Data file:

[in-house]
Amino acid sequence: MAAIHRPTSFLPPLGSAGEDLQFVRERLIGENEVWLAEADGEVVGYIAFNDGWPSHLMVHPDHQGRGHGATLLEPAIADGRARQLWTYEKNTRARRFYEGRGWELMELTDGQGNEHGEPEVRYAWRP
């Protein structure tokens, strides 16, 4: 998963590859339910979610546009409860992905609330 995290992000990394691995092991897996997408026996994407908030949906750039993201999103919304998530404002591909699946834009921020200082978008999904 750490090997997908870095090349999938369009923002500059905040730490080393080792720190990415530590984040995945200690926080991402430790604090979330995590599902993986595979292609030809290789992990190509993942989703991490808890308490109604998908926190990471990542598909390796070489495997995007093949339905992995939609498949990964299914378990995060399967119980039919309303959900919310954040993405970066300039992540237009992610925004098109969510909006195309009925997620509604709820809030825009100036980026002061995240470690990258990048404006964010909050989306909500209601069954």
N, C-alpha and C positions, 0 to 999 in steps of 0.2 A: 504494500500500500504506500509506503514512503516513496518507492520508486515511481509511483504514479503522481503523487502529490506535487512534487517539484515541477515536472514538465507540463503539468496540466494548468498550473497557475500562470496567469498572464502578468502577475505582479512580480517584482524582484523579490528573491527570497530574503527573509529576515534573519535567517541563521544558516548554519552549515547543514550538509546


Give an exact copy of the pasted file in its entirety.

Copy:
[in-house]
Amino acid sequence: MAAIHRPTSFLPPLGSAGEDLQFVRERLIGENEVWLAEADGEVVGYIAFNDGWPSHLMVHPDHQGRGHGATLLEPAIADGRARQLWTYEKNTRARRFYEGRGWELMELTDGQGNEHGEPEVRYAWRP
């Protein structure tokens, strides 16, 4: 998963590859339910979610546009409860992905609330 995290992000990394691995092991897996997408026996994407908030949906750039993201999103919304998530404002591909699946834009921020200082978008999904 750490090997997908870095090349999938369009923002500059905040730490080393080792720190990415530590984040995945200690926080991402430790604090979330995590599902993986595979292609030809290789992990190509993942989703991490808890308490109604998908926190990471990542598909390796070489495997995007093949339905992995939609498949990964299914378990995060399967119980039919309303959900919310954040993405970066300039992540237009992610925004098109969510909006195309009925997620509604709820809030825009100036980026002061995240470690990258990048404006964010909050989306909500209601069954």
N, C-alpha and C positions, 0 to 999 in steps of 0.2 A: 504494500500500500504506500509506503514512503516513496518507492520508486515511481509511483504514479503522481503523487502529490506535487512534487517539484515541477515536472514538465507540463503539468496540466494548468498550473497557475500562470496567469498572464502578468502577475505582479512580480517584482524582484523579490528573491527570497530574503527573509529576515534573519535567517541563521544558516548554519552549515547543514550538509546